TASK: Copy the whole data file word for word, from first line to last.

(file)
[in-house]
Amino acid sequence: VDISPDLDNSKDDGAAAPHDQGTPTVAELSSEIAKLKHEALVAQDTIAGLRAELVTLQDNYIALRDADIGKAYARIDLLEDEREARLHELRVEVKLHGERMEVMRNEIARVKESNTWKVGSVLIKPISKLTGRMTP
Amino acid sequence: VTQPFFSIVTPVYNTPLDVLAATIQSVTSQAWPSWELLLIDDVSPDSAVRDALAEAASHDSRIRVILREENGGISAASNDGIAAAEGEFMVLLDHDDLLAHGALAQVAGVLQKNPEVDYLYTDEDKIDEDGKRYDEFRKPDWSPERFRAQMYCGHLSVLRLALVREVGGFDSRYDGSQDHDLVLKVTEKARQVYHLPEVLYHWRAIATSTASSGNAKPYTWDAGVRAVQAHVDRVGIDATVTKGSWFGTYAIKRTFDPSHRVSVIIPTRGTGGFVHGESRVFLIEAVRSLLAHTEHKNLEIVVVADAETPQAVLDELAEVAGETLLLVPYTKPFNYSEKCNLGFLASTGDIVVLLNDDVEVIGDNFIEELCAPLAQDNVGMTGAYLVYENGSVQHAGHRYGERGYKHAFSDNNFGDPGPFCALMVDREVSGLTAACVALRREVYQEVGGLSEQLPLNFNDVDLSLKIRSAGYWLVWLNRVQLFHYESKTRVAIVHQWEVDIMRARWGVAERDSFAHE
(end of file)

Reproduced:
[in-house]
Amino acid sequence: VDISPDLDNSKDDGAAAPHDQGTPTVAELSSEIAKLKHEALVAQDTIAGLRAELVTLQDNYIALRDADIGKAYARIDLLEDEREARLHELRVEVKLHGERMEVMRNEIARVKESNTWKVGSVLIKPISKLTGRMTP
Amino acid sequence: VTQPFFSIVTPVYNTPLDVLAATIQSVTSQAWPSWELLLIDDVSPDSAVRDALAEAASHDSRIRVILREENGGISAASNDGIAAAEGEFMVLLDHDDLLAHGALAQVAGVLQKNPEVDYLYTDEDKIDEDGKRYDEFRKPDWSPERFRAQMYCGHLSVLRLALVREVGGFDSRYDGSQDHDLVLKVTEKARQVYHLPEVLYHWRAIATSTASSGNAKPYTWDAGVRAVQAHVDRVGIDATVTKGSWFGTYAIKRTFDPSHRVSVIIPTRGTGGFVHGESRVFLIEAVRSLLAHTEHKNLEIVVVADAETPQAVLDELAEVAGETLLLVPYTKPFNYSEKCNLGFLASTGDIVVLLNDDVEVIGDNFIEELCAPLAQDNVGMTGAYLVYENGSVQHAGHRYGERGYKHAFSDNNFGDPGPFCALMVDREVSGLTAACVALRREVYQEVGGLSEQLPLNFNDVDLSLKIRSAGYWLVWLNRVQLFHYESKTRVAIVHQWEVDIMRARWGVAERDSFAHE